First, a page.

ALAMOSA – A hands-on workshop Natural Dyes and Rio Grande/Chimayo Style Weaving will be held during the second week of the La Monarca, Adams State University Art Symposium. The workshop is February 23 and the film Eternal Amazon will be shown on February 21. The events are free and open to the public.
Eternal Amazon, (2016 Brazil) directed by Belisário Franca will be introduced by Taylor Dunne, Adams State visiting professor of mass communication. The film begins at 6 p.m. Wednesday, Feb. 21, in the Visual Arts Building room 227. At a time when the world is discussing the impact of human actions on the environment, Amazônia Eterna presents a critical analysis of how the world’s largest tropical rainforest is understood and appreciated.
The Amazon rainforest is today a vast laboratory for sustainable experiments that are unveiling new relationships among human beings, corporations and this natural heritage that is crucial for life on the planet. This is where the guidelines are being drawn up for a new global economic model: the green economy. But how much are the services really worth, rendered to humankind by this invisible commodity? And who should profit from this? Seeking for replies, this film showcases successful initiatives, exploring possibilities with specialists and plunging into a sensorial journey through the daily lives of these rainforest dwellers.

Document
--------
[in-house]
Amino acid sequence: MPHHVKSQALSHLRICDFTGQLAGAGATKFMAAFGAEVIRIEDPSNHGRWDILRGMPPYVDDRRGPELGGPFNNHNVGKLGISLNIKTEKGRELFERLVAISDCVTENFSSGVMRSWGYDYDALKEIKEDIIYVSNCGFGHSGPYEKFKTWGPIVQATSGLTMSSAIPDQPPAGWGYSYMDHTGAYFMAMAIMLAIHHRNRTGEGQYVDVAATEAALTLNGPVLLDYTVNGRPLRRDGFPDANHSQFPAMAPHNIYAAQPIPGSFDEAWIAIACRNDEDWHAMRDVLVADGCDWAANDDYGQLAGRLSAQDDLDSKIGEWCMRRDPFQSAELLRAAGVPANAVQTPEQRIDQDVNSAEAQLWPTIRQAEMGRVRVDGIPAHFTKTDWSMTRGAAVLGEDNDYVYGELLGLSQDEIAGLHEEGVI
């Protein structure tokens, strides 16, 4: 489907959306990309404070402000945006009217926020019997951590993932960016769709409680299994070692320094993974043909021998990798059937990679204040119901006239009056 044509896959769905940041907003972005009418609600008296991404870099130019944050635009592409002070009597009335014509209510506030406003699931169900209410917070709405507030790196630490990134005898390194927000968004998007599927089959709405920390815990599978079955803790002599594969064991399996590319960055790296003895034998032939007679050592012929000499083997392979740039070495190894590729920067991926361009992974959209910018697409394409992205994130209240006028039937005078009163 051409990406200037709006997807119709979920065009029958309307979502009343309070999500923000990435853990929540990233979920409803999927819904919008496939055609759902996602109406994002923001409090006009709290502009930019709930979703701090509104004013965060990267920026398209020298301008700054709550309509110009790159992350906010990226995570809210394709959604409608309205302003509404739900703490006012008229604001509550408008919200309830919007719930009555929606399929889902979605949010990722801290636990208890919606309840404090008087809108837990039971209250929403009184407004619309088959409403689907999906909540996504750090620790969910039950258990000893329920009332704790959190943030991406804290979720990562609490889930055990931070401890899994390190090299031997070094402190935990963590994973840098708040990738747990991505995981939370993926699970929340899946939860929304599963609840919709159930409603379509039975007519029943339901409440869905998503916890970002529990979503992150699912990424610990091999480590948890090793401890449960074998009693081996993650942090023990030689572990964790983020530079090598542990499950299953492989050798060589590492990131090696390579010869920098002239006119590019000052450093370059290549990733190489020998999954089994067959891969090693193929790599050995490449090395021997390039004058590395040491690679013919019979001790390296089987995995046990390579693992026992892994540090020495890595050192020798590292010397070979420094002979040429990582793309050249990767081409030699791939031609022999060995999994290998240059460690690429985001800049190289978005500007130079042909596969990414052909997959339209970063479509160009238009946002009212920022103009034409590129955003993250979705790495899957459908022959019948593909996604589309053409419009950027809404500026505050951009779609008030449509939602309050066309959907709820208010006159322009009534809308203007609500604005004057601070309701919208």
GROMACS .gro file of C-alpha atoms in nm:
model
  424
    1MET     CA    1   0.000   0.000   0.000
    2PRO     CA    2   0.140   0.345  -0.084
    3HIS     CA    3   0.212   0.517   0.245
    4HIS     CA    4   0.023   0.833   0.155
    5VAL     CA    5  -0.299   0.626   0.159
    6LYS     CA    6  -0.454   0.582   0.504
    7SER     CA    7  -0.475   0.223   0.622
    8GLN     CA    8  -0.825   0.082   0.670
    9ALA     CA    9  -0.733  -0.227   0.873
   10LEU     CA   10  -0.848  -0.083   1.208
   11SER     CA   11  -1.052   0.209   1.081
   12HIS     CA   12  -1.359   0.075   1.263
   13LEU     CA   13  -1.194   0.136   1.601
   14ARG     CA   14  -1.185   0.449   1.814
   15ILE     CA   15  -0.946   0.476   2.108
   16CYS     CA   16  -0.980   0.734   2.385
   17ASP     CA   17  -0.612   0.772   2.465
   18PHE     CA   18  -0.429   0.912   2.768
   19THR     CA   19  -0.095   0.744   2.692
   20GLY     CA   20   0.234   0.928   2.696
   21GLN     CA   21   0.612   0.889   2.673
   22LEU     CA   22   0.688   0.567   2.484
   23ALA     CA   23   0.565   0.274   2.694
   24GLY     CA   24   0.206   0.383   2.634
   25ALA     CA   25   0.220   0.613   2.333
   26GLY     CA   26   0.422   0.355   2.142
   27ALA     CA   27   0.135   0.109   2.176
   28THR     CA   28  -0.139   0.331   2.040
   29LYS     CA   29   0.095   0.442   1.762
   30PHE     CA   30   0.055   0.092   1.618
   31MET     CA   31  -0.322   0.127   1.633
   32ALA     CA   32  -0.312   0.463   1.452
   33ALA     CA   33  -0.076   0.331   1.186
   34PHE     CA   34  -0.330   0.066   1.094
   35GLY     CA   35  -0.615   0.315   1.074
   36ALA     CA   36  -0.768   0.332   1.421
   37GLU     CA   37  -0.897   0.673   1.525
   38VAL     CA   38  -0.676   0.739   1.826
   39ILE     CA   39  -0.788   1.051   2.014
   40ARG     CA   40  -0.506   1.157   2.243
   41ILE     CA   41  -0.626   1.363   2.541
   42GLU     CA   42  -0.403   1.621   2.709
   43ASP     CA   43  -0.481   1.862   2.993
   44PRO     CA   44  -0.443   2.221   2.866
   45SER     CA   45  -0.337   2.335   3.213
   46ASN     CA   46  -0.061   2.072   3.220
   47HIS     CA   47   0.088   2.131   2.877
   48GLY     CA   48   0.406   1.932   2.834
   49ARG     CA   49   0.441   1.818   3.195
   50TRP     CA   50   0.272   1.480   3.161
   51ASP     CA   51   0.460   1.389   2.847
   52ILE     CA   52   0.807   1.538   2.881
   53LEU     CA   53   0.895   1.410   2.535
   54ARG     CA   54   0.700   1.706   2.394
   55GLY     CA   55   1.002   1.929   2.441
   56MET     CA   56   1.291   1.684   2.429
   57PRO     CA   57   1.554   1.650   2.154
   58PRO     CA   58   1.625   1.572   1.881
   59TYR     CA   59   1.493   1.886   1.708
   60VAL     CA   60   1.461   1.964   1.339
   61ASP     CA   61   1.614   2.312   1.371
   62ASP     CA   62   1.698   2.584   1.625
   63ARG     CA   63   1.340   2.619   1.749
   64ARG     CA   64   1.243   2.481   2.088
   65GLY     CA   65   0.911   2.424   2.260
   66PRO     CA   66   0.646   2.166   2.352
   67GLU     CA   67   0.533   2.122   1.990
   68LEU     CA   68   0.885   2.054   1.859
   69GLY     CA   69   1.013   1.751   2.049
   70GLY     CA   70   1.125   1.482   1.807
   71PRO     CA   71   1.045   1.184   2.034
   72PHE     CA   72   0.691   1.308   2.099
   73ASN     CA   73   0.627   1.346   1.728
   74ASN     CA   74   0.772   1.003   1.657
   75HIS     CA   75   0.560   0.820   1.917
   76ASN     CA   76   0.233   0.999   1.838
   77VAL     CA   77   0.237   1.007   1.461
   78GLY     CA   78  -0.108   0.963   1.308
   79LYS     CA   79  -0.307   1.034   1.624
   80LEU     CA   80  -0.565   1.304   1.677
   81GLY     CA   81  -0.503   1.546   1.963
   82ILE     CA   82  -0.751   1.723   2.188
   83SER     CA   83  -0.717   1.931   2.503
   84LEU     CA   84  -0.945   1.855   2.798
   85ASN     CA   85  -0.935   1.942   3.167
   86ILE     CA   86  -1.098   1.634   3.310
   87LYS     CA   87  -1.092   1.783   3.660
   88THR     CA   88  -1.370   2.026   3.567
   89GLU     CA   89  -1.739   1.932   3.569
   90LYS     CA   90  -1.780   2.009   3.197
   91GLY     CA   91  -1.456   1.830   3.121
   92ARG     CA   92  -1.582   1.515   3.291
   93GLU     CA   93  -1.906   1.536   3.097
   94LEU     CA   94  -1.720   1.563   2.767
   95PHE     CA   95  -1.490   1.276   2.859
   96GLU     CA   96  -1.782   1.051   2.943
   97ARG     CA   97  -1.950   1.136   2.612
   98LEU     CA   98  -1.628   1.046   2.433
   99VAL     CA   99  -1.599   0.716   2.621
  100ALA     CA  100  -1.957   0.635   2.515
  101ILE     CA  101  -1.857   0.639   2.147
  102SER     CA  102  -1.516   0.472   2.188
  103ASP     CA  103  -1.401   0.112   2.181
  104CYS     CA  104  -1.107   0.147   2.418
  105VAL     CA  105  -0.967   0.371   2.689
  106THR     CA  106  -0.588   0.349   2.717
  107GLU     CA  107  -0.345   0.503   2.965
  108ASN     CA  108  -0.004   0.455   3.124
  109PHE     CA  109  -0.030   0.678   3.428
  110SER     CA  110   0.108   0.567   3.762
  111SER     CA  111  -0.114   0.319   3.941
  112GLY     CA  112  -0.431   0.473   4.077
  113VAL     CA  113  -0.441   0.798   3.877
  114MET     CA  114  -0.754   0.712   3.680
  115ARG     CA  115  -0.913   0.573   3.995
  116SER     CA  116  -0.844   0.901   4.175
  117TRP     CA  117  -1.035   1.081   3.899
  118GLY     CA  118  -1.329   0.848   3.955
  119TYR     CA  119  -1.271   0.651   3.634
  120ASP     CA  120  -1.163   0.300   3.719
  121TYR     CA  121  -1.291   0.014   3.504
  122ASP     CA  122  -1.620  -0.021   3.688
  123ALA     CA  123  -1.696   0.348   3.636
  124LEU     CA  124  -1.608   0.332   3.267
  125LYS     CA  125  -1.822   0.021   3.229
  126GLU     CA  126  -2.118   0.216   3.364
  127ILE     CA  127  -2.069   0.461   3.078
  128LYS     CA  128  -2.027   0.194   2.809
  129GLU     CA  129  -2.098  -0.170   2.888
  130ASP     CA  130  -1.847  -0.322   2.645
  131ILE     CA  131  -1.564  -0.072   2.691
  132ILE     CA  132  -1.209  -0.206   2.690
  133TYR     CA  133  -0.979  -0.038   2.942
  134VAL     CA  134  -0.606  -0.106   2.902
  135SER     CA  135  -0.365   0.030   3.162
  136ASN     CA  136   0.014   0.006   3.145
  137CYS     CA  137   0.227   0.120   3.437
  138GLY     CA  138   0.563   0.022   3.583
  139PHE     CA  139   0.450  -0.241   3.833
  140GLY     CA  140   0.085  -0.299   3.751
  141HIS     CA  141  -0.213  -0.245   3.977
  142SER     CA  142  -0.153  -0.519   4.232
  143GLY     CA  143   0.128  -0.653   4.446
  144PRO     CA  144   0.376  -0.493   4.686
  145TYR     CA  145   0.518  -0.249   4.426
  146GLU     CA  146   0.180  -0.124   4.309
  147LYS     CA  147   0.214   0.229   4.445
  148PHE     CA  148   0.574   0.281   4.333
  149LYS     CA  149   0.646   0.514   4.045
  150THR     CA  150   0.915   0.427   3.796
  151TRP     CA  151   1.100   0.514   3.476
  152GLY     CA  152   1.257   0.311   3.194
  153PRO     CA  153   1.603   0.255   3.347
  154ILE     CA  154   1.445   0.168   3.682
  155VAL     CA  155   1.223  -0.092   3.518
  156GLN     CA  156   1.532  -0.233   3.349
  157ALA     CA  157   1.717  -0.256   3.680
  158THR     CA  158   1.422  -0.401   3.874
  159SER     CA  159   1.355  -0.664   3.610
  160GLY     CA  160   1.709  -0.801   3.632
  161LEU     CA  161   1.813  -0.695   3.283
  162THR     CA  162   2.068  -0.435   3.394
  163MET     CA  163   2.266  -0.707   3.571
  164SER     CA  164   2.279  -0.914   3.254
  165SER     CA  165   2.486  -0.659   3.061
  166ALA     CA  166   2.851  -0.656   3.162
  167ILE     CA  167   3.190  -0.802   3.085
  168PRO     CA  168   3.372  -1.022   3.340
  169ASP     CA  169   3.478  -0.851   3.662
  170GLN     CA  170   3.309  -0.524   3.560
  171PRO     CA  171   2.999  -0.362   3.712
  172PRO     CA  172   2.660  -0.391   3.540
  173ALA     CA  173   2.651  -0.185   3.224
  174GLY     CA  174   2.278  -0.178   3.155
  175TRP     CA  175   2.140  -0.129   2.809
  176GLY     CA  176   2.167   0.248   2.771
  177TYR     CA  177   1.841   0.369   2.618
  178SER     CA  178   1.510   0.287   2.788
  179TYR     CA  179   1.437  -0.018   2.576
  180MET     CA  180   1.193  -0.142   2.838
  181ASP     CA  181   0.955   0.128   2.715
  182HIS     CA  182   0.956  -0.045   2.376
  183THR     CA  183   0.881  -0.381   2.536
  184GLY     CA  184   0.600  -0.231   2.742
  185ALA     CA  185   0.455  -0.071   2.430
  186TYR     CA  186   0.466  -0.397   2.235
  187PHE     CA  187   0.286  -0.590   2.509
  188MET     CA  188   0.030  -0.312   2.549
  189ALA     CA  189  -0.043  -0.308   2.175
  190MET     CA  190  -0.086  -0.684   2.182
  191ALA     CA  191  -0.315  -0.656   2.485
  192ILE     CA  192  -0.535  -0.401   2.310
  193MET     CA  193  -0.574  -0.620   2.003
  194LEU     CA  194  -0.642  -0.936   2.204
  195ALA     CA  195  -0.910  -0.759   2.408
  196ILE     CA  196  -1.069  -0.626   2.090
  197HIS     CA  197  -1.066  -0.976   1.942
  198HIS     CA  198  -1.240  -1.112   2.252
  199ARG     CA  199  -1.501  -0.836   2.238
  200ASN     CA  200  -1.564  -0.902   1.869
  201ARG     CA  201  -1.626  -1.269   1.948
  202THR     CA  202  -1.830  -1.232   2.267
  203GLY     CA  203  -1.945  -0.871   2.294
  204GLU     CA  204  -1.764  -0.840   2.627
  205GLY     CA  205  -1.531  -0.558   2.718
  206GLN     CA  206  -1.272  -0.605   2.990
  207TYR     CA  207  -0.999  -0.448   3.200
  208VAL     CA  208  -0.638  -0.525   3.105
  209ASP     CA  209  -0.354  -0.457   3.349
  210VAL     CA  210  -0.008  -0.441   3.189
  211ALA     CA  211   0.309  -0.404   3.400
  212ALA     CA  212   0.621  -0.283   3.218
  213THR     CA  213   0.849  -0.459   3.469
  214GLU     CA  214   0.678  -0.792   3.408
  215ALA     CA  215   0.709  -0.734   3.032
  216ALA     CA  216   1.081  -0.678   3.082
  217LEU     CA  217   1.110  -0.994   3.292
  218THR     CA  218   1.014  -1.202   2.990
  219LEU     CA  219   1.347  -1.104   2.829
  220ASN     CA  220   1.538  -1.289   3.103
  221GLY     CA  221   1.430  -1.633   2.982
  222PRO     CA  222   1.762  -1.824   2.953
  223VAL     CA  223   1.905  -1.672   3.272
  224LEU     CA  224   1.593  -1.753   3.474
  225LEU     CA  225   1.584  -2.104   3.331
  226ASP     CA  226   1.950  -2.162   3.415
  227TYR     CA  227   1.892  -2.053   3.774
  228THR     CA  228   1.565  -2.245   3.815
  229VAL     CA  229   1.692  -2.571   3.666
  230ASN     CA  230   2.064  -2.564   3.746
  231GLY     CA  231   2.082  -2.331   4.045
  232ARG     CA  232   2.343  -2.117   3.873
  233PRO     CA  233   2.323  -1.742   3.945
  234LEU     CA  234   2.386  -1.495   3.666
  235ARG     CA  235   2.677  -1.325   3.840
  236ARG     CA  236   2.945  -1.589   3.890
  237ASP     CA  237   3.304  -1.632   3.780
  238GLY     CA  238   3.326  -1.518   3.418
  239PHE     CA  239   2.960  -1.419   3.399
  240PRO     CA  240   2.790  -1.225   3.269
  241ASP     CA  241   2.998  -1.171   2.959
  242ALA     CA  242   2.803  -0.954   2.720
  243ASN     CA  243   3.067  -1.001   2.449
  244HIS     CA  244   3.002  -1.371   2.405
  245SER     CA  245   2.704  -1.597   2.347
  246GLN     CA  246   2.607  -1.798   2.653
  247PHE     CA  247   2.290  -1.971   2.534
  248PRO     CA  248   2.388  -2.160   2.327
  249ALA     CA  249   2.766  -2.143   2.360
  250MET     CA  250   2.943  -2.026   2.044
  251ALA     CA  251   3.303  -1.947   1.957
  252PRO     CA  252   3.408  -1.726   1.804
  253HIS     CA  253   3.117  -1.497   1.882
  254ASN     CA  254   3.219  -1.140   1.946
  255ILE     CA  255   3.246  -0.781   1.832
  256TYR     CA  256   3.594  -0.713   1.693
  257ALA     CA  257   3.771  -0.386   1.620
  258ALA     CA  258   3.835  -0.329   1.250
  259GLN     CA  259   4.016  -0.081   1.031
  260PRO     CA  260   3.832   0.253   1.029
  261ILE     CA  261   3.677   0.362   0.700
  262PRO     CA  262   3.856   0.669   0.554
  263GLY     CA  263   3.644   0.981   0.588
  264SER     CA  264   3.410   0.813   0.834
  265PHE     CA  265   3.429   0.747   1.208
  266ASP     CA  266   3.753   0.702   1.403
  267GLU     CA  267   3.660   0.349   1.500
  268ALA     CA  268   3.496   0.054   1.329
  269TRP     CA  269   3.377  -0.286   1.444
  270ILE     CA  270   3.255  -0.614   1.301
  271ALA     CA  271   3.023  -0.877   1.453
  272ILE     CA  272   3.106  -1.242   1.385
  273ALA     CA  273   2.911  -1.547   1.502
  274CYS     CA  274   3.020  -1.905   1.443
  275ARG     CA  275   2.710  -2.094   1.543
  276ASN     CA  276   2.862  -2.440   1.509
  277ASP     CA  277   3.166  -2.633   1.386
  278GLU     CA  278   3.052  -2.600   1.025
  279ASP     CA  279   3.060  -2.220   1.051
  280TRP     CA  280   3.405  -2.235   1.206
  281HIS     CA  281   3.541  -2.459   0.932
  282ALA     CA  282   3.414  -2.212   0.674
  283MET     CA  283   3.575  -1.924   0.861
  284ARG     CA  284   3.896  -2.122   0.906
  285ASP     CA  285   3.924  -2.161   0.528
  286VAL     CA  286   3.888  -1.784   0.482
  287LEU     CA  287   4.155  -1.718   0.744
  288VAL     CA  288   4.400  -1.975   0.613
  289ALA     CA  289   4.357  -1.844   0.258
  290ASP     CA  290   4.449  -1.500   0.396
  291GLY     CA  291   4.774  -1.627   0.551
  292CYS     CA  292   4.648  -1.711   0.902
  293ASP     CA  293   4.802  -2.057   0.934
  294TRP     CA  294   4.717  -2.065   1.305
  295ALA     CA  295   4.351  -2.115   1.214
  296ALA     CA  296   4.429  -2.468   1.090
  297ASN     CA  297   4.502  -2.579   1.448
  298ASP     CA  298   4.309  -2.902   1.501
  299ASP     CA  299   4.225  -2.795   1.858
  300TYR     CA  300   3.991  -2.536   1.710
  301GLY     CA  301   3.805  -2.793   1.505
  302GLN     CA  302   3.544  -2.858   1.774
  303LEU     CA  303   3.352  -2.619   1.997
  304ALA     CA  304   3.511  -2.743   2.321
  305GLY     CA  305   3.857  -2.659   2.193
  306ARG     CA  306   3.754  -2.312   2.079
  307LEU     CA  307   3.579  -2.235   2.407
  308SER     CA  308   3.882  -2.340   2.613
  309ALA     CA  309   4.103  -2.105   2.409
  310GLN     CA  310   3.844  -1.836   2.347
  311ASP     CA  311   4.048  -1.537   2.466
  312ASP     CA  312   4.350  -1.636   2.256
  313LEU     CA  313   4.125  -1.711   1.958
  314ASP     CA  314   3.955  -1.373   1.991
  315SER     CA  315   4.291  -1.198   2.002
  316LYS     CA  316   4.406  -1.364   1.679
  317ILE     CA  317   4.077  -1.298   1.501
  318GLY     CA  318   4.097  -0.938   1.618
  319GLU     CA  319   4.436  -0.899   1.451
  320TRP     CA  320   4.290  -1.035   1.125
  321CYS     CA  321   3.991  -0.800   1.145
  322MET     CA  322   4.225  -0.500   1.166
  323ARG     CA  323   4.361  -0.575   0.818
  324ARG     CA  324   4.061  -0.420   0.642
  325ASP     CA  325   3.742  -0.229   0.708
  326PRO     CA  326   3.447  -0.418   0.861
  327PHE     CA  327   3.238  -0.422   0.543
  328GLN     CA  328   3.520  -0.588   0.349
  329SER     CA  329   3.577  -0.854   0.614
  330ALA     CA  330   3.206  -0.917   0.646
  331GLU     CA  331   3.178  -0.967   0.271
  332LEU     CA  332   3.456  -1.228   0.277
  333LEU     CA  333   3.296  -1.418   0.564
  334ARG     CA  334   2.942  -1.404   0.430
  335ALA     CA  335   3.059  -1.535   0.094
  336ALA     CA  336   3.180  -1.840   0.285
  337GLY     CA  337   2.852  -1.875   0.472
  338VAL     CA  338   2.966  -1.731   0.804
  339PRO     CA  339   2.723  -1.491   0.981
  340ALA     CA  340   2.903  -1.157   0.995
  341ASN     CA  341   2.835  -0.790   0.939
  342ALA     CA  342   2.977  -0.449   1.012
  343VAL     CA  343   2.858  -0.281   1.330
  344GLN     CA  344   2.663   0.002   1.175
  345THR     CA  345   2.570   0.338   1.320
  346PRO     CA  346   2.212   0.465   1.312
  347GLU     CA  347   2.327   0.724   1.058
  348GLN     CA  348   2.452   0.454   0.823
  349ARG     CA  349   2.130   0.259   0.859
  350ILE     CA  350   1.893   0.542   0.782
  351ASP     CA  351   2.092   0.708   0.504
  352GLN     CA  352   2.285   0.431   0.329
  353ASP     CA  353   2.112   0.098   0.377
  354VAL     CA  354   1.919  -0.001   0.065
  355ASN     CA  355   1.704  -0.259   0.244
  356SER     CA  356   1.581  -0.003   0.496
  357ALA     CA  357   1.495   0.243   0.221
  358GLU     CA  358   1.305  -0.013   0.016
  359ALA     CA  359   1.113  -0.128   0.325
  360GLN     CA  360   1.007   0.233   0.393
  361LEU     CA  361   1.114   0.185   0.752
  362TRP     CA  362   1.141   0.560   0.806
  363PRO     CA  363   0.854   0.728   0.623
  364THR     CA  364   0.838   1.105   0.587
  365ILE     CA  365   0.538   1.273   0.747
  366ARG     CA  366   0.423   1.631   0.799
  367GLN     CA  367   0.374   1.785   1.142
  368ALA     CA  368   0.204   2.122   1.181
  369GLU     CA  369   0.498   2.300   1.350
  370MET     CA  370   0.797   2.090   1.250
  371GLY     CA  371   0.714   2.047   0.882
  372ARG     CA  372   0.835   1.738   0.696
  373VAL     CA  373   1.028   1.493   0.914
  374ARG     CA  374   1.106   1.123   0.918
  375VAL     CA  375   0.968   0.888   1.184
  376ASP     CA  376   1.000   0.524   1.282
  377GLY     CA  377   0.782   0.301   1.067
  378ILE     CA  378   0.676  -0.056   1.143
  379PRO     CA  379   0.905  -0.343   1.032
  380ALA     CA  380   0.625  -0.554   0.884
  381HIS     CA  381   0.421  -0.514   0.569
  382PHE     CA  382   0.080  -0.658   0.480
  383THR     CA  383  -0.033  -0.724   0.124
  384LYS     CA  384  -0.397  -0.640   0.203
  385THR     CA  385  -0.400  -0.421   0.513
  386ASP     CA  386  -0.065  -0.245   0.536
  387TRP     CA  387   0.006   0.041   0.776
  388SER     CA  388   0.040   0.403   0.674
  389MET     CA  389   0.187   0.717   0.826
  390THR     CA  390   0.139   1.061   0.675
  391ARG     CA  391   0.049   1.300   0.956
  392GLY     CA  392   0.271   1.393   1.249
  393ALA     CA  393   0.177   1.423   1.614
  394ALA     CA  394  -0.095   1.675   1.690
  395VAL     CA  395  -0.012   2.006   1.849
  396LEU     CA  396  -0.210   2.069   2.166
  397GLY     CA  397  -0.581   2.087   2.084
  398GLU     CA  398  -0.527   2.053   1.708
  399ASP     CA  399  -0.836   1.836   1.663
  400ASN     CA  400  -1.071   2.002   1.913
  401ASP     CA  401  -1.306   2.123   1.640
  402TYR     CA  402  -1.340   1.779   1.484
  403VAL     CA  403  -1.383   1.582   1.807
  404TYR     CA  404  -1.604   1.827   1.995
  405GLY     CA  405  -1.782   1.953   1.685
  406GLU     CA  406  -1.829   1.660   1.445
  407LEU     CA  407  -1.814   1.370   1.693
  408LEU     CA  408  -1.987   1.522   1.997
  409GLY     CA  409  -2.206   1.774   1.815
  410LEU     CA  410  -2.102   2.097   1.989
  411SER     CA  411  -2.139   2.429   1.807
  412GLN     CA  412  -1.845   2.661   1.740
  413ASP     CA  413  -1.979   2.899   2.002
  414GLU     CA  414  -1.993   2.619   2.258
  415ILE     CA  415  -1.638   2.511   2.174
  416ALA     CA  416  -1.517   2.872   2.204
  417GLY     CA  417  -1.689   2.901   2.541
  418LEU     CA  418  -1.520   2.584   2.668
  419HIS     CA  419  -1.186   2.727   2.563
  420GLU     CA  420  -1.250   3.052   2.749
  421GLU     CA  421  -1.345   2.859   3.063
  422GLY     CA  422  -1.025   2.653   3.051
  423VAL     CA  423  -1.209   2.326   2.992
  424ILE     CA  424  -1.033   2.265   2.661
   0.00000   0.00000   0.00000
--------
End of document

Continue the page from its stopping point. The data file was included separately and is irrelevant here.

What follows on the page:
The art workshop, Natural Dyes and Rio Grande/Chimayo Style Weaving, featuring Irvin Trujillo of Centinela Traditional Arts Studio, begins at 10 a.m. Friday, Feb. 23, in the Visual Arts Building room 230. Trujillo is a seventh-generation Rio Grande weaver living in Chimayo, New Mexico. His work has evolved from the traditional styles of his forefathers. He uses design ideas from historic Rio Grande weavings of Northern New Mexico and adds his own aesthetic by combining old ideas with his own vision. Trujillo’s pieces may interpret his Hispanic history and culture, document events of the modern world, or make observations based on what is happening in his life. Most of his weavings develop spontaneously, as his father taught him. Executing an idea means discovering and overcoming the limitations imposed by traditional techniques and looms, and adopting, or perhaps changing, solutions as the weaving progresses. The binary logic of weaving makes the creative process and the execution of ideas inseparable. For Irvin, not knowing the final outcome makes each weaving a journey.
La Monarca represents beauty, migration, and transformation. These qualities are the conceptual starting point for a symposium that aims to cultivate discussion around the persistent and enduring effects of colonialism in the Americas. Through looking at the visual culture of indigenous and other underrepresented groups this symposium will highlight a chorus of voices and visions from the American Southwest, Mexico, Central and South America.
An exhibition, Local Traditions, Contemporary Visions, will feature select pieces from the Adams State Luther Bean Museum collection with work from artists featured in the La Monarca Symposium. The exhibit will be on display from February 26 through April 6 in the Hatfield Gallery, located in the Adams State Visual Arts Building. A closing reception will take place from 5 p.m. until 7 p.m. Friday, April 6.
The Art Symposium will continue through March 14 featuring films and art workshops. For more information and a complete schedule visit art.adams.edu.